Dolores Rovai can get a little claustrophobic, so she usually goes to San Francisco for an MRI scan.

That's where the Healdsburg resident can find state-of-the-art MRI devices with "tunnels" that are wider, shorter and, ultimately, much easier on the psyche.

Last week, however, Rovai drove only a few miles to Santa Rosa Memorial Hospital's new MRI center, which now features a $3 million wide-bore scanner that for the moment is the hottest such device in the area. Rovai was getting her left knee scanned to find out what was causing intense pain there.

"I've had other MRIs, I'm familiar with them. But that one there is just great," said Rovai. "I imagine for heavy people it's not going to be a problem. There's a lot of room in there. I almost fell asleep in there."

Memorial's new MRI room, in operation since August, cost $3 million, with half going to purchase the device itself and the other half toward gutting and fully reconstructing the hospital's MRI center.

Memorial's new addition is the latest escalation in the increasingly competitive world of medical imaging.

On Monday, Sutter Pacific Medical Foundation announced that it plans to open later this month a new $10 million advanced imaging center in Santa Rosa that will feature a 128-slice CT scanner and the same wide-bore MRI device that Memorial Hospital now has, GE Healthcare's Optima MR450w.

The imaging center, which will be located at Sutter's North Bay Health Plaza on Airway Drive, will also feature digital mammography and X-rays and eventually house all of the imaging services currently at Sutter Women's Health Center on Steele Lane.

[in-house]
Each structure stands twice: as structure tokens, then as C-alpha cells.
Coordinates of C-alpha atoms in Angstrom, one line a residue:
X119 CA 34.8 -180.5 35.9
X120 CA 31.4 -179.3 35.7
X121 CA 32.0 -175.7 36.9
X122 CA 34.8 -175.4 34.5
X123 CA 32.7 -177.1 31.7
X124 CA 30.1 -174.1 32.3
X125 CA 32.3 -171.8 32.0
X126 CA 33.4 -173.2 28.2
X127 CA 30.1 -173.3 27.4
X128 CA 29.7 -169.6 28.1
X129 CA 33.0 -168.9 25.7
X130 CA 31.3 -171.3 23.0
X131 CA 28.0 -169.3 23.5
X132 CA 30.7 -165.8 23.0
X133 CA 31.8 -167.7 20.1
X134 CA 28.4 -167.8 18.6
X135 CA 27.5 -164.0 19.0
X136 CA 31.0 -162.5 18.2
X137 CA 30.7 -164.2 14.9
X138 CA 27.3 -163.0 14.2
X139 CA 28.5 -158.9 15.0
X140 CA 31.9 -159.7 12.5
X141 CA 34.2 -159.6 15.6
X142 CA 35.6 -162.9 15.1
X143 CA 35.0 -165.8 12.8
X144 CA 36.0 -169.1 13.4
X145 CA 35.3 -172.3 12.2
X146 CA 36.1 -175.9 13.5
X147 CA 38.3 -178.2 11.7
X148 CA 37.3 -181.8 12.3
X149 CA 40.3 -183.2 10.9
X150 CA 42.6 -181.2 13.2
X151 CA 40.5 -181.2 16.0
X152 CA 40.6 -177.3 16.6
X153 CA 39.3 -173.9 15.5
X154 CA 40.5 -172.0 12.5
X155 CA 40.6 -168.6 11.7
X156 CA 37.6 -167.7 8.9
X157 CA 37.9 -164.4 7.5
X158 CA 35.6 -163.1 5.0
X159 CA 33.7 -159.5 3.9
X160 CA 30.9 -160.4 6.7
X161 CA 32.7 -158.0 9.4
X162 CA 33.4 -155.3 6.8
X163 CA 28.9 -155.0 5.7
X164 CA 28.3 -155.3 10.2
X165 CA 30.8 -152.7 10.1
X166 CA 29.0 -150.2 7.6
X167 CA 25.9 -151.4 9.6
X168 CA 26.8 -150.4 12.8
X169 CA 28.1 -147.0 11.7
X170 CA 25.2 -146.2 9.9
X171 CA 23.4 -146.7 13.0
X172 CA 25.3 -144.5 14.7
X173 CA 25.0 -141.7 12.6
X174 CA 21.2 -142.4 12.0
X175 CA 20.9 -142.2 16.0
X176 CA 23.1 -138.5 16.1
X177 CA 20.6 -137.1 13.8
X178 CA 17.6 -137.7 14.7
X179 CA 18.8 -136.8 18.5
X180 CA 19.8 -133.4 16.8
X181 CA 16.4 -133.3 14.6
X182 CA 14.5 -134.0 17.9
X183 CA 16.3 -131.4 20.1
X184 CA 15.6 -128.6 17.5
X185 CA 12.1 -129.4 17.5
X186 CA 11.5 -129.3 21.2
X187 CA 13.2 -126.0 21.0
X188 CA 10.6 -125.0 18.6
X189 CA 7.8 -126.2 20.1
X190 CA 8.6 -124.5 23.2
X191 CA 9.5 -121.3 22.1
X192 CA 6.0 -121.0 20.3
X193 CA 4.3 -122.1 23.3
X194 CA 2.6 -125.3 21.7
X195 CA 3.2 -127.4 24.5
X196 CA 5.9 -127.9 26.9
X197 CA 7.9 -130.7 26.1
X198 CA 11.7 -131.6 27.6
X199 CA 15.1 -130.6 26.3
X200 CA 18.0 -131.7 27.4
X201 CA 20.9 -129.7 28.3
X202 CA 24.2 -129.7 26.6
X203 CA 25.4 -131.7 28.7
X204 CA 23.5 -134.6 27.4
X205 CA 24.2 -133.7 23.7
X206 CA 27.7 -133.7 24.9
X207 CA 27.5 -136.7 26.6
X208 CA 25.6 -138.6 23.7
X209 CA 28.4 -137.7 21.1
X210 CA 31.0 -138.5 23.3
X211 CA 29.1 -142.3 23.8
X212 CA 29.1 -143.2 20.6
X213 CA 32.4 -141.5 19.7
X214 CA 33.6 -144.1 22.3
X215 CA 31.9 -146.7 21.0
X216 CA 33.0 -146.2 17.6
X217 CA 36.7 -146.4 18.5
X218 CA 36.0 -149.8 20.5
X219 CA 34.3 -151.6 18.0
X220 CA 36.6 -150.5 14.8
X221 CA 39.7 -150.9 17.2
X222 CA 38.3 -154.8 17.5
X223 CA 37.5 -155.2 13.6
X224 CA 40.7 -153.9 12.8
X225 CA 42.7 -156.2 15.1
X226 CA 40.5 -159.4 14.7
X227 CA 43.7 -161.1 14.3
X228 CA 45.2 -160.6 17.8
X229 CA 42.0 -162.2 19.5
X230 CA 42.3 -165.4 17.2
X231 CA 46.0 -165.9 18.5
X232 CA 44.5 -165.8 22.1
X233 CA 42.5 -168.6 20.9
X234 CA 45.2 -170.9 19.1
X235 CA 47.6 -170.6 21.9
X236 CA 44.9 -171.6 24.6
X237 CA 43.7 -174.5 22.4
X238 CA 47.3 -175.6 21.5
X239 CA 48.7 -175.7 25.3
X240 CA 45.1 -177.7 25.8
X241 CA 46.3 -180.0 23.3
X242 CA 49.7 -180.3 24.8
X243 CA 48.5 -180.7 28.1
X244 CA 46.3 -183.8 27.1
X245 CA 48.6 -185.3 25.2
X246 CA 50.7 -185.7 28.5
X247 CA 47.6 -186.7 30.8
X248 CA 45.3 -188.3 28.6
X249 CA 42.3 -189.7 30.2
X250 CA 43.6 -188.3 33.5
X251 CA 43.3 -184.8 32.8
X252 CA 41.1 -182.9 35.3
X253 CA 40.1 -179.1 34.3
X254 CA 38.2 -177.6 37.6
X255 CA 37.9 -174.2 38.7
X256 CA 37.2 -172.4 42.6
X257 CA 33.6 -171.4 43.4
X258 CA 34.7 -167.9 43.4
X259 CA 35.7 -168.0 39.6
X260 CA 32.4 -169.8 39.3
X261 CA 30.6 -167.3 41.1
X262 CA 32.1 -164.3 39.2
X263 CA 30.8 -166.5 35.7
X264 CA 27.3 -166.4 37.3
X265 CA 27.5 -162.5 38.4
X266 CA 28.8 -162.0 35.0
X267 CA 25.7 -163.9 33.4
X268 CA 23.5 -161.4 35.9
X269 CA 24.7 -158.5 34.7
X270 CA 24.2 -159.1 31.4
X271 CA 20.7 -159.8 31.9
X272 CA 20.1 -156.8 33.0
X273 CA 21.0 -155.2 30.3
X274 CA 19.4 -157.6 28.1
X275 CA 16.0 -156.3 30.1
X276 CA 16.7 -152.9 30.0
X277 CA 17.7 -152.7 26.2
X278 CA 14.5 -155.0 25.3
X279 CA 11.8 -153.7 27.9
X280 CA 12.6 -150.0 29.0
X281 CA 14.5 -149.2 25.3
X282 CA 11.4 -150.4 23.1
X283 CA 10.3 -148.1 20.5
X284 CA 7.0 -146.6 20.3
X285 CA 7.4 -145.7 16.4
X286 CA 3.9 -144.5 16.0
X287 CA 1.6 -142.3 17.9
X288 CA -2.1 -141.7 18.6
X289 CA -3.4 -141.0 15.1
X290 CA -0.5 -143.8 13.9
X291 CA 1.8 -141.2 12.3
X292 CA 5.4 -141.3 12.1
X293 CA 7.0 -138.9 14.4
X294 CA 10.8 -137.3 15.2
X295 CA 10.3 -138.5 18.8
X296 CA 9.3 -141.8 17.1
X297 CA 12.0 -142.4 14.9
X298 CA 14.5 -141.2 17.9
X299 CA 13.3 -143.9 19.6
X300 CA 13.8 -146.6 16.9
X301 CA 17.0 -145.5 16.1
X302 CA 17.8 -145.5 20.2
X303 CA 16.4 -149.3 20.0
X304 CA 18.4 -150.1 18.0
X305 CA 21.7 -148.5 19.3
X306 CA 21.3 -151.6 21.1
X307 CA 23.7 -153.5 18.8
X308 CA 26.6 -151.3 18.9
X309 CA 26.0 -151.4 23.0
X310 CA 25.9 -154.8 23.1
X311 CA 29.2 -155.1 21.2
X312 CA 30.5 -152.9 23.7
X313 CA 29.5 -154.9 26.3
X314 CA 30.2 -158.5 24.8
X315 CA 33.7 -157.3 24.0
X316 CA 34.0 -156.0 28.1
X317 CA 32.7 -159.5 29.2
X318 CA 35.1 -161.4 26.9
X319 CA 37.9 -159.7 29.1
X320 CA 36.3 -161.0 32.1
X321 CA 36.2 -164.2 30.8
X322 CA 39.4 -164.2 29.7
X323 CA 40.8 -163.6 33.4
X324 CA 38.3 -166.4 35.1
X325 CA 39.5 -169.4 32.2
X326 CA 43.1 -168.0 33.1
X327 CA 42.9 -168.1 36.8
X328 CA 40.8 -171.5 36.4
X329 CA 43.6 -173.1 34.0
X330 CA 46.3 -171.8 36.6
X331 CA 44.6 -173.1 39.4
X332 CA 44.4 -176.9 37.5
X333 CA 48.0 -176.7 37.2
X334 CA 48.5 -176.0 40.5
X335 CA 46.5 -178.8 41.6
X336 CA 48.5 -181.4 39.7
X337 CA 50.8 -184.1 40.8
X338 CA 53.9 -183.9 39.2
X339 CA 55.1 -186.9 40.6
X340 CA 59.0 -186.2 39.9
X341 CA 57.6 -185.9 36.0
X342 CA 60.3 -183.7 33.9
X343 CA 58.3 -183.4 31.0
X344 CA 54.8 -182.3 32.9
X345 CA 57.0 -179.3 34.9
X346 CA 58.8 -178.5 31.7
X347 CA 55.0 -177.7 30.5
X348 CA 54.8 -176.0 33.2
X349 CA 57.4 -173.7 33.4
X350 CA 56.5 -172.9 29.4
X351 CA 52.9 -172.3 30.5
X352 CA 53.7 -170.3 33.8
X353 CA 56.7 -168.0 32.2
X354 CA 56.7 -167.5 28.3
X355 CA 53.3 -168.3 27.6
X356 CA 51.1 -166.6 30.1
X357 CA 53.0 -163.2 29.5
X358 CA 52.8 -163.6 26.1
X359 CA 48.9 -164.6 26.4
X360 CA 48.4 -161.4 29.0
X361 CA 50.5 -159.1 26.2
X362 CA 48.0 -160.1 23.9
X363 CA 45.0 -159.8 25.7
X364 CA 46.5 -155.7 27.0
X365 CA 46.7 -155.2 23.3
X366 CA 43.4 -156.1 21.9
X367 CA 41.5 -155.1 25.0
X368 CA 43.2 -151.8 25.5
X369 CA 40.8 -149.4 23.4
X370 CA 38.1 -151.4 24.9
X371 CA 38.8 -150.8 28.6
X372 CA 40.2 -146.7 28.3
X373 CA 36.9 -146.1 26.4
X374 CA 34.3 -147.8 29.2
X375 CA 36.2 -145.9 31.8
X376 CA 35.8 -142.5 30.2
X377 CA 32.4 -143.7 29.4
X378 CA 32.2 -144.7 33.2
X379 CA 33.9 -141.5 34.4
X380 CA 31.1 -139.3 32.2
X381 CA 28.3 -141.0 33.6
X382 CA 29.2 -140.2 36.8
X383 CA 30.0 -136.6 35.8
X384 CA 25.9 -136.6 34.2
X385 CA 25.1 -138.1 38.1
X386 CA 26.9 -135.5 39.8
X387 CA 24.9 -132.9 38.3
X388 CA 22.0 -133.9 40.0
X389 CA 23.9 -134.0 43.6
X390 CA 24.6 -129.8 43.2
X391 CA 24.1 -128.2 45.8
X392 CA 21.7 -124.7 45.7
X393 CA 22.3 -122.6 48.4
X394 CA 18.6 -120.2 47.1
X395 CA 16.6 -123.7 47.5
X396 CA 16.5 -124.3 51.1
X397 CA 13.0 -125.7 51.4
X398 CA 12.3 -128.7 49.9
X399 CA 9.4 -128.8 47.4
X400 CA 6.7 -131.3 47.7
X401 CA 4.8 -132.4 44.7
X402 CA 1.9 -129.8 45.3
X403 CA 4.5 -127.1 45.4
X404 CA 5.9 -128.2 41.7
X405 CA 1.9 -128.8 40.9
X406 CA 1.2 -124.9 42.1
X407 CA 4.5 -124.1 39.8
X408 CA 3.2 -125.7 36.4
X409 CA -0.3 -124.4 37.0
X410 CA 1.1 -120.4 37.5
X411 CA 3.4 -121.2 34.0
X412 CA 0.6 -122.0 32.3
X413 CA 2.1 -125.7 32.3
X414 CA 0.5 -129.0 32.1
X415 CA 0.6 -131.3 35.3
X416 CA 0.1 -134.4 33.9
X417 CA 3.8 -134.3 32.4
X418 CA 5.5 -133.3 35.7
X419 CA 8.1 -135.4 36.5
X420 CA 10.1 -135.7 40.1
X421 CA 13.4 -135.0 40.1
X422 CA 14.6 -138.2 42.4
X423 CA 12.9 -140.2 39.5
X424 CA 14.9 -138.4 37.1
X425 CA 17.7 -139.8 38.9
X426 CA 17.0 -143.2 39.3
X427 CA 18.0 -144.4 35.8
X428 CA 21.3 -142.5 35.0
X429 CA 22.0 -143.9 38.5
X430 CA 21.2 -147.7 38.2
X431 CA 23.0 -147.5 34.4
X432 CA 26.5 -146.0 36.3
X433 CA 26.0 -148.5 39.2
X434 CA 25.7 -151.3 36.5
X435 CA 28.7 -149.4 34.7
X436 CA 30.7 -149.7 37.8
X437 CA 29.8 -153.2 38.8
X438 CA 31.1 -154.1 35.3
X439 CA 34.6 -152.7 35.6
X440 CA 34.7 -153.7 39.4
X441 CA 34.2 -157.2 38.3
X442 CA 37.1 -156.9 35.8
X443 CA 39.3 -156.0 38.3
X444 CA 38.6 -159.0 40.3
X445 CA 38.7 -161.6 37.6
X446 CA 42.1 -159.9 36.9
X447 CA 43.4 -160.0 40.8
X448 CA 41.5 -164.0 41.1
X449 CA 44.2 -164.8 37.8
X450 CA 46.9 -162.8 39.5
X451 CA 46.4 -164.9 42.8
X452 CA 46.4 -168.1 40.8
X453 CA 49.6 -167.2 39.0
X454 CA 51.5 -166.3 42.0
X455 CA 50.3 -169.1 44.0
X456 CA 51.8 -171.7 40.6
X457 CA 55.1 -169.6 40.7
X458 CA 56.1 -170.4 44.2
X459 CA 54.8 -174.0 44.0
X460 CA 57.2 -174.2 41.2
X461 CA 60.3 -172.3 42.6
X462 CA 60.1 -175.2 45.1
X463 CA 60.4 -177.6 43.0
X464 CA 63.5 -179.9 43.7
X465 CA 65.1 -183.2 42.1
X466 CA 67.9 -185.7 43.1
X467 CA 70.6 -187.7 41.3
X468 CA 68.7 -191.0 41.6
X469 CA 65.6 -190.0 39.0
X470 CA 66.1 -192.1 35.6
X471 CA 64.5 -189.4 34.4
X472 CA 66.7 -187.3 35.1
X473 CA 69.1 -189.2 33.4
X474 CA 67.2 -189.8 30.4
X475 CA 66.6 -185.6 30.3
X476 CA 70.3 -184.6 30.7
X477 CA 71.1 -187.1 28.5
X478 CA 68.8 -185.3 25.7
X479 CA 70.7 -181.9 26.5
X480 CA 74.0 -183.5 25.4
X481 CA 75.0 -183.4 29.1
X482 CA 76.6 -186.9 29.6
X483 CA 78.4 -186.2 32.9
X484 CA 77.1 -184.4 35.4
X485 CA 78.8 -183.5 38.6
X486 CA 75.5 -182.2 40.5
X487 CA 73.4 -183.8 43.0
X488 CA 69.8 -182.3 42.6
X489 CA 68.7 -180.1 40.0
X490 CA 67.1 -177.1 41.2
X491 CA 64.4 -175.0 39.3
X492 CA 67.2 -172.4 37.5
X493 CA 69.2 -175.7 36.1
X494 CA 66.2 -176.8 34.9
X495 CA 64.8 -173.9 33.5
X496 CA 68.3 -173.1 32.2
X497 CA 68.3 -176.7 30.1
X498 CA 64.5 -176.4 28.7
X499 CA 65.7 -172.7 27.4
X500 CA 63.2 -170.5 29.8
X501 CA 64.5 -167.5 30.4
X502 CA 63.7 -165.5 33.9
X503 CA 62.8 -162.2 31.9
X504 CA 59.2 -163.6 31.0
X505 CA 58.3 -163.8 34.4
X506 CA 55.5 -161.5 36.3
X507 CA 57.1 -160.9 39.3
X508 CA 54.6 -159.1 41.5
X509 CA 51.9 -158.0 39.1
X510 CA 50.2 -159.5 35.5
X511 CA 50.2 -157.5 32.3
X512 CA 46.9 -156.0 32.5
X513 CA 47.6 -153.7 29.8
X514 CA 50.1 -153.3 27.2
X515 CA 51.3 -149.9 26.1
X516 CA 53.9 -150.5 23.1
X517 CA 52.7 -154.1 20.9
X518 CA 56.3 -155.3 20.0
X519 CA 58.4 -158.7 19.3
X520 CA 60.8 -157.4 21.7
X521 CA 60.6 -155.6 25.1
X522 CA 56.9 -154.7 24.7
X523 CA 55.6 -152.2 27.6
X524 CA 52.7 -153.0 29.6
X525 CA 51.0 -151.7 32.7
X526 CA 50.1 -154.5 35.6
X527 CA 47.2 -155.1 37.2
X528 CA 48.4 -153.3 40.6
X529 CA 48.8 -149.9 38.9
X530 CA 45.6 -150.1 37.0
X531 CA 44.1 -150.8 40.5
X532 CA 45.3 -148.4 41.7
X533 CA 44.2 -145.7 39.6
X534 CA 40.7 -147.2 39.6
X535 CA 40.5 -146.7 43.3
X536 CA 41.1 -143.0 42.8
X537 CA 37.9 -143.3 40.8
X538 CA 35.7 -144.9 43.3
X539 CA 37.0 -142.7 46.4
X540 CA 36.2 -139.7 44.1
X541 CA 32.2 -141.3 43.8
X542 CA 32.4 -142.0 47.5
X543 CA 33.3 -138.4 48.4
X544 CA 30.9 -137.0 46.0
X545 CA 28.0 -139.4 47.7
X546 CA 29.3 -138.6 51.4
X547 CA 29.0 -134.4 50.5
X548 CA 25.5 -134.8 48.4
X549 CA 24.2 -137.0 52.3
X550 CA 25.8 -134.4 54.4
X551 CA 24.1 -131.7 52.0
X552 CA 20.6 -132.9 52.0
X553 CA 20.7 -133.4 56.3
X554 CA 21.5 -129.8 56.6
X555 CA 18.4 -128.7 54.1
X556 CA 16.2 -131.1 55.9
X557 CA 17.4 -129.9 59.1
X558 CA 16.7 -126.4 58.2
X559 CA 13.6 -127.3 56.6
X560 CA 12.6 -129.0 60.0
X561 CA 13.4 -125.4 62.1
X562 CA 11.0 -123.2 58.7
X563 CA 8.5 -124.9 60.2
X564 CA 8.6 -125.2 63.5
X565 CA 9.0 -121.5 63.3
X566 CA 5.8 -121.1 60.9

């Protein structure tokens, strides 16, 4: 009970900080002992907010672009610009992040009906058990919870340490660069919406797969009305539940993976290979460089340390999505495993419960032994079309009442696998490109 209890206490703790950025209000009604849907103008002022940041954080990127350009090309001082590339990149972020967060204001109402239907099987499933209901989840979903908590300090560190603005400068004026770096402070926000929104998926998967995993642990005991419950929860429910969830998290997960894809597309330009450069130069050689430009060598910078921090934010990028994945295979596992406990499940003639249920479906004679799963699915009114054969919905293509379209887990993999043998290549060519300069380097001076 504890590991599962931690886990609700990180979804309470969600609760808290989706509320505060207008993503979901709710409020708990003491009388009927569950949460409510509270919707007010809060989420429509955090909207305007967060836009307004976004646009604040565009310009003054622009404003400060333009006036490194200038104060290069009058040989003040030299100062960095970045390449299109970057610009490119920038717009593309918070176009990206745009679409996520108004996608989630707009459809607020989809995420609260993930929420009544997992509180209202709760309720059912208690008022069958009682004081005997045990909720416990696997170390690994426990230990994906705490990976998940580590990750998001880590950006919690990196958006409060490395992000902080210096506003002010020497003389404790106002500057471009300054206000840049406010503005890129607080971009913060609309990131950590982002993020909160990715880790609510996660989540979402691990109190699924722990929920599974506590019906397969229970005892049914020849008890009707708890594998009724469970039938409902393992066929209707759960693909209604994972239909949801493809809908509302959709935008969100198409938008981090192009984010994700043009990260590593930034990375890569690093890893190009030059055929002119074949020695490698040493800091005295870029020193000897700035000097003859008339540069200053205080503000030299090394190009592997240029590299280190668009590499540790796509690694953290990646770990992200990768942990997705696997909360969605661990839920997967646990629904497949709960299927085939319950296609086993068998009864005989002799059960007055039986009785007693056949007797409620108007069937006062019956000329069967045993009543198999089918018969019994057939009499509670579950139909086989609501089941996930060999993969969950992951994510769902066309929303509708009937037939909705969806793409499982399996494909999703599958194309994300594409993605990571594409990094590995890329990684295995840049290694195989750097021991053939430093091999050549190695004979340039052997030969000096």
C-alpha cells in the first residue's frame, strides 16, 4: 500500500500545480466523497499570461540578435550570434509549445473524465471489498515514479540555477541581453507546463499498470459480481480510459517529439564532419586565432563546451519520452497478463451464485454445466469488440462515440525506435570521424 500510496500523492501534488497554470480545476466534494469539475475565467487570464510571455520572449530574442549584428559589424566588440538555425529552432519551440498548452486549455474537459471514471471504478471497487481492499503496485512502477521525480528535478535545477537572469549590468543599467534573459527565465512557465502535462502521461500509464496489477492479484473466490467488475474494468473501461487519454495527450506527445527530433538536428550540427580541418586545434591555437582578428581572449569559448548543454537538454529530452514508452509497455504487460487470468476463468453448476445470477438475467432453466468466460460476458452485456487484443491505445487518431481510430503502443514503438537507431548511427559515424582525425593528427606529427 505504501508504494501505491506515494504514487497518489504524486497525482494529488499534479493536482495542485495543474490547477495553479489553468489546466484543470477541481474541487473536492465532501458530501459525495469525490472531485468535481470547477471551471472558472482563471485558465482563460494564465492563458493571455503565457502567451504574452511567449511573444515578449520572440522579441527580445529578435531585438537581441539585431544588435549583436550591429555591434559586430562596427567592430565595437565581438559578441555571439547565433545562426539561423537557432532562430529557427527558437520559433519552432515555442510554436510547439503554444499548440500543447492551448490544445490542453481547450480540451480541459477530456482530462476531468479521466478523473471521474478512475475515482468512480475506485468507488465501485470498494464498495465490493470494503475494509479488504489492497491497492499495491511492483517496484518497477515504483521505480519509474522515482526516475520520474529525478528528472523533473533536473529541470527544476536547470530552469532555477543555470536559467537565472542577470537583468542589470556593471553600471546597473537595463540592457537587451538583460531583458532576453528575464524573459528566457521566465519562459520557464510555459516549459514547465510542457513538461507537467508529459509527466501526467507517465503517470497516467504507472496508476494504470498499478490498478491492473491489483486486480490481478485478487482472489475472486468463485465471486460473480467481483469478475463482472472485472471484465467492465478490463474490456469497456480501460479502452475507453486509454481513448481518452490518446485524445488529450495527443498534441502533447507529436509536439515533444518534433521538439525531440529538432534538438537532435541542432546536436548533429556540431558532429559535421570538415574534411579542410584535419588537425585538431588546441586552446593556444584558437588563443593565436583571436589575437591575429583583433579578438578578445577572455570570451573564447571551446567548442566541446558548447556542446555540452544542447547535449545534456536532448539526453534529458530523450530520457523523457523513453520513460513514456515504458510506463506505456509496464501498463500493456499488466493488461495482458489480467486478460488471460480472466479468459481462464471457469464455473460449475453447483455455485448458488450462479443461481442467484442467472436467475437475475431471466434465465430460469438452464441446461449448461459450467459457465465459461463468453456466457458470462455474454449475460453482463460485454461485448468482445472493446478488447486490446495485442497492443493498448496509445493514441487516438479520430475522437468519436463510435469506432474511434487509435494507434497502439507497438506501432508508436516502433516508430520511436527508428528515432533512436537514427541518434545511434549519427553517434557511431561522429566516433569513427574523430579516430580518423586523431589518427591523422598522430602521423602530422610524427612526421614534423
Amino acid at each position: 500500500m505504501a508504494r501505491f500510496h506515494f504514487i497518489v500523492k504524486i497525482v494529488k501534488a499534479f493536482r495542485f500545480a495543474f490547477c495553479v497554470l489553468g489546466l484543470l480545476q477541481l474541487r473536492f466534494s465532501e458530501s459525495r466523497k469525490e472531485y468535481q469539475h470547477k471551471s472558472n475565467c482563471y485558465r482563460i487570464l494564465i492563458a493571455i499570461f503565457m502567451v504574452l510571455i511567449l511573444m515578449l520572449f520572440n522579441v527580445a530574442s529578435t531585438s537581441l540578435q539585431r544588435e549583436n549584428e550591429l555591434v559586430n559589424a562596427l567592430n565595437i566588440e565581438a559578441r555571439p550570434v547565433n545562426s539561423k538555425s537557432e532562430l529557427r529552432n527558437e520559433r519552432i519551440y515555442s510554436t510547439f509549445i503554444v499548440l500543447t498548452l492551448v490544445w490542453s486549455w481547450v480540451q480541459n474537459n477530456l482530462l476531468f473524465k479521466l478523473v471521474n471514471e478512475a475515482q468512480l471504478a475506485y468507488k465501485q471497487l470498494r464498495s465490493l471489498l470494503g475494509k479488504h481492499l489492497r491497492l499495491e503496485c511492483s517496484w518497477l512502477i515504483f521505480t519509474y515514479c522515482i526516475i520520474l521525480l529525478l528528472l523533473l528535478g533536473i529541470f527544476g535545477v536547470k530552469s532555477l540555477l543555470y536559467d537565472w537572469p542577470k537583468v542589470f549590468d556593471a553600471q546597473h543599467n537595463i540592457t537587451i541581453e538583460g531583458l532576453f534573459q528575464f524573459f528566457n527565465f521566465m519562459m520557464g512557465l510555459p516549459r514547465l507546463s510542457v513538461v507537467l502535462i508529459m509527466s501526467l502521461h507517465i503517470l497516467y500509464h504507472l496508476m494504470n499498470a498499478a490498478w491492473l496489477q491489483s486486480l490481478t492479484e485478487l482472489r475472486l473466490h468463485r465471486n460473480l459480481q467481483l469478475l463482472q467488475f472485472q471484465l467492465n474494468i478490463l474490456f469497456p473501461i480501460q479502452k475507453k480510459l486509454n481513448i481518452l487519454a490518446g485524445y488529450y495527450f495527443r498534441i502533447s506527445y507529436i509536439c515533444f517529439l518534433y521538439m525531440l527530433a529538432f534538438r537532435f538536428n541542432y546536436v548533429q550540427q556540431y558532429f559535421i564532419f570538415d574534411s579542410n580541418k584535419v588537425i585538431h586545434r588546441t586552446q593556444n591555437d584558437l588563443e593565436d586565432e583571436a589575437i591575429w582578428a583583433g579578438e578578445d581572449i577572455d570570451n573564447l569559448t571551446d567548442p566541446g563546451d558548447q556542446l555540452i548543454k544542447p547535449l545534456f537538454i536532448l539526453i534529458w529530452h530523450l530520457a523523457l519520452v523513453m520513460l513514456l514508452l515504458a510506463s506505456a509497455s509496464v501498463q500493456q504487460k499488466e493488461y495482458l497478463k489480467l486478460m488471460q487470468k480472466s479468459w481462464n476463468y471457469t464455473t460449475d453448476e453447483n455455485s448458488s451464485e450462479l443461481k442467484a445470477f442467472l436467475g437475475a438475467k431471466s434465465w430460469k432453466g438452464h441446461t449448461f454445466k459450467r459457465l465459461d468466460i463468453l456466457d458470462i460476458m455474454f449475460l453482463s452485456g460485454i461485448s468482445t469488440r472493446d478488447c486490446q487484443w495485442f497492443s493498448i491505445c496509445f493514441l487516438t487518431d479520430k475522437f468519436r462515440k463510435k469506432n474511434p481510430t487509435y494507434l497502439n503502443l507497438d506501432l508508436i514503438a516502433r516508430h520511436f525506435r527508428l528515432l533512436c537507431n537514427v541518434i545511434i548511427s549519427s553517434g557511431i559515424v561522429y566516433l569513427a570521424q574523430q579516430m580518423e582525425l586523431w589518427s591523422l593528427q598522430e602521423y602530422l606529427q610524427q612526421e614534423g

Sutter's MRI room will be equipped with a "caring suite," an audio/visual environment that is designed to make the MRI experience less unpleasant. MRI tests, which can take 30 to 45 minutes, are extremely loud and often unnerving for many patients.

Dr. Mark Popovich, a radiologist and the medical director of Sutter's Advanced Imaging Center, said patients will be able to customize their own experience in the caring suite by choosing what images and matching color scheme will be shown on a large high-resolution screen on the ceiling and lighted panels on the walls.

"Many patients perceive the experience as unpleasant. Why not do the best you can to make it as pleasing as possible?" said Popovich.

Both MRI scanners at Memorial Hospital and the North Bay Health Plaza are equipped with detachable patient tables that allow for set-up outside the exam room. They can take patients of up to 500 pounds and because their tunnels aren't as long as older MRIs, many patients can be tested with either their upper or lower bodies outside the machine.

"It's the beast," said Memorial Hospital's CT and MRI supervisor Siobhan Nebesky, speaking endearingly of the new device, which will be showcased this week to area doctors at an open house.

"We want the local physicians to know what we have," she said. "We can accommodate bigger patients and unusual exams that take people to San Francisco. It will mean that we keep business in Sonoma County."

The new Sutter Medical Center, which is scheduled to open in October 2014, will also be equipped with a wide-bore MRI scanner, said Sutter Health spokeswoman Lisa Amador.

But for now, Memorial Hospital occupies the top of the hill in Sonoma County's MRI arms race.